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Welcome to my blog! This is my journey, my first steps into the world of fictional writing. This blog is an online journal of sorts, where I share the progress of my work as well as what I have learned along the way. I hope you enjoy your time with me and that my experience may be of some use to you.

Friday, July 24, 2015

BOOT CAMP LESSON 4: Moderation


Greetings Everyone!

Welcome to the fourth installment of BOOTCAMP! Lesson 4 will be about Moderation! Also known as: Pertinent Baggage! This lesson is something I had to focus on while working with Missing Worlds Media.

When writing for an MMO (Massively Multiplayer Online game), it is important to know the difference between “a good character” and “a good NPC” (Non Player Character). One can be great subject matter for their own novel or comic book, but the other is more suitable to be a guest star in someone else’s story. That is the perspective we need to keep in mind when writing content for an MMO: the spotlight will be on the player, not the NPC’s.


Giving background characters links to the setting is important (see lesson 2), but when is enough, enough? How much information should we include when creating NPCs without it being considered as “going overboard”? This type of information is what we may call significant, pertinent and superfluous.


Let’s create a fictional character for a MMO setting and name him SuperFighterGuy, to use as an example:
  • Does the player need to know that he is an expert martial artists and that he has the brains to be a world class detective? Yes, because this explains the purpose/capabilities of the NPC to the player and is therefore significant information that may be necessary to progress in the game.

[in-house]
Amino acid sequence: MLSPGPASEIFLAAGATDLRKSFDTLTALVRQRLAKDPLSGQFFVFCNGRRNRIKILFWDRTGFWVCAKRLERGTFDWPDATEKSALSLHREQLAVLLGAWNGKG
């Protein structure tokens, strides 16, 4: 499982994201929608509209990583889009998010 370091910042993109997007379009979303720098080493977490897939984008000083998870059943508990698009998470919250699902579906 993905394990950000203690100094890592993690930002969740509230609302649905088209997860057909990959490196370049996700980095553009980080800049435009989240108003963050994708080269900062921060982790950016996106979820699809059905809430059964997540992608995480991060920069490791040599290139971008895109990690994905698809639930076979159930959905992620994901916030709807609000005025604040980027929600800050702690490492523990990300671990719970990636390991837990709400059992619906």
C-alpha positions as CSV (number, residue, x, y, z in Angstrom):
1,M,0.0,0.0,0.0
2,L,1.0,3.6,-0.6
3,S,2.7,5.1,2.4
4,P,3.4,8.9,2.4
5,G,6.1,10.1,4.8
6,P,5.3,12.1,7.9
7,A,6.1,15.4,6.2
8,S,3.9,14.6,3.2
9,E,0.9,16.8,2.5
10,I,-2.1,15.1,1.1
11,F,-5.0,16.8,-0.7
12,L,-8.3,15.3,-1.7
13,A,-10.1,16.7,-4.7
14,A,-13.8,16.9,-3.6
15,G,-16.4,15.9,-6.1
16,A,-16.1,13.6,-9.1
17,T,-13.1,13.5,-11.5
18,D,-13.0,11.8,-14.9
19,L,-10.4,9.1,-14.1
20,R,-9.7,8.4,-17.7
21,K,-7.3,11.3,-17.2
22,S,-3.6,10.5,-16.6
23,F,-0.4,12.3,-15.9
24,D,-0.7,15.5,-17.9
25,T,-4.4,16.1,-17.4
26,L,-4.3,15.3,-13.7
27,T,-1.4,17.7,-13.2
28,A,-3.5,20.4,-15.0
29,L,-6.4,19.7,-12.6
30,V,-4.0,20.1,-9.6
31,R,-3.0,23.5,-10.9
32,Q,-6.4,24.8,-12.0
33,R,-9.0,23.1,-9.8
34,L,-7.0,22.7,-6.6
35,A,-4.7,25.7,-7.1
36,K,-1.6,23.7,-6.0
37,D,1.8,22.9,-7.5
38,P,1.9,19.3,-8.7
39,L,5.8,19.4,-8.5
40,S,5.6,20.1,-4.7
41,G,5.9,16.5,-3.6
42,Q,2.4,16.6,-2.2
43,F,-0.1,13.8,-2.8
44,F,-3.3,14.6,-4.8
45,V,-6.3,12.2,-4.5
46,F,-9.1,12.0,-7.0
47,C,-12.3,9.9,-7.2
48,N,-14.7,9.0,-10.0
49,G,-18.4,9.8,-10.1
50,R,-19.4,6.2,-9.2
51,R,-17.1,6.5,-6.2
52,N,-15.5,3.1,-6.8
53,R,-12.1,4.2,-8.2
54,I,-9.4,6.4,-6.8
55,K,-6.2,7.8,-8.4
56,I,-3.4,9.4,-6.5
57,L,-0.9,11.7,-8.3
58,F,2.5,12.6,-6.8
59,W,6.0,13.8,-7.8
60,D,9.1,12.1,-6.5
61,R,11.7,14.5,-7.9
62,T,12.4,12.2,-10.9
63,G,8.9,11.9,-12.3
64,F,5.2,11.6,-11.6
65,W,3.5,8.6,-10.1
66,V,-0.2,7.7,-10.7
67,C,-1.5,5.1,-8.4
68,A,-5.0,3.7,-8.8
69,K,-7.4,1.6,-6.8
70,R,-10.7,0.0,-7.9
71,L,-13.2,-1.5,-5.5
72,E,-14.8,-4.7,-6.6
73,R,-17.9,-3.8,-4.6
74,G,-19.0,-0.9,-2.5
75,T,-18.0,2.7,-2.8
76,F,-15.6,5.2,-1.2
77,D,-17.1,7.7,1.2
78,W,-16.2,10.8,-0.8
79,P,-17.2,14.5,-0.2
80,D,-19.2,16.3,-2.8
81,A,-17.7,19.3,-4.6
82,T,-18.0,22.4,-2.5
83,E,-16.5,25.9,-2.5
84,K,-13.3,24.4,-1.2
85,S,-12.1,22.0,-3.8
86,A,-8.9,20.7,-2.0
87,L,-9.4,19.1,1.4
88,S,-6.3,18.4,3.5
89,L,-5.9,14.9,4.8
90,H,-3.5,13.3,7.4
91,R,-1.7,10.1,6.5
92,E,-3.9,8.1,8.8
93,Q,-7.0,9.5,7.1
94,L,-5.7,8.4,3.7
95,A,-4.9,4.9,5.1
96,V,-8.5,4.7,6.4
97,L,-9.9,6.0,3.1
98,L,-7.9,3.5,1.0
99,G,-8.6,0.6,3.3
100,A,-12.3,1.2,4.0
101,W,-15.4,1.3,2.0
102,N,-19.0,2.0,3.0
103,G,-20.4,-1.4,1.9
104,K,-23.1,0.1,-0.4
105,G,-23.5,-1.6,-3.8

• Does the player need to know that his powers are based on superspeed? Yes, because this explains the purpose/capabilities of the NPC to the player and is therefore significant information that may be necessary to progress in the game.
  • Does the player need to know that his parents died during a mugging when he was a child? Not really, because this information is not needed for the player to proceed in the game. However, it does explain why the NPC speaks/acts the way he does, and would affect the NPC’s interaction with the player. Therefore could be considered pertinent information that could be included or hinted at during gameplay.
  • Does the player need to know he has a gambling problem? Not really, because this information is not needed for the player to proceed in the game. However, it does explain why the NPC speaks/acts the way he does, and would affect the NPC’s interaction with the player. Therefore could be considered pertinent information that could be included or hinted at during gameplay.
  • Does the player need to know that he once defeated a great white shark while stranded in the Pacific Ocean? No, this information is not needed for the player to proceed in the game and even tho it may be interesting, it is not considered relevant to the storyline, it is therefore considered superfluous information.
  • Does the player need to know that SuperFighterGuy likes to have bacon and a cheese bagel every morning for breakfast? No, this information is not needed for the player to proceed in the game, nor is it considered relevant to the storyline, it is therefore considered superfluous information… unless you plan on killing SuperFighterGuy with bad cholesterol.


So the point of this exercise is to be able to tell the difference between what information  is important to the player and what is unnecessary. Not to focus on the quantity on information you submit, but on the quality of the information.


So, here are the guidelines to today’s exercise!

***Rules***
  1. Below are 5 generic characters to choose from. Select ONE of the 5 characters to work with.
  2. Once you selected a character, write 4 different statements for each of the following categories: Significant, Pertinent and Superfluous.
  3. In the Significant category, write 4 statements about the NPC which would be essential for the player to know during gameplay.
  4. In the Pertinent category, write 4 statements about the NPC which are not necessary for the player to know during gameplay, but would help define the NPC to the player.
  5. In the Superfluous category, write 4 statements about the NPC which are useless to the player to know during gameplay and irrelevant to storytelling.

***Characters:***
  1. Sherlock Holmes
  2. Robin Hood
  3. Frankenstein's Monster
  4. Captain Hook
  5. Cleopatra
   
    For those wondering how this applies to writing in other mediums, keep in mind that controlling the flow of information given to the reader is one of the most important aspects of being a writer. For more about this, please see my previous posts about Word Economy and Show and Tell.

Now go! Create! And most importantly, have fun!


Until next time,


Cheers!

Patrick Osborne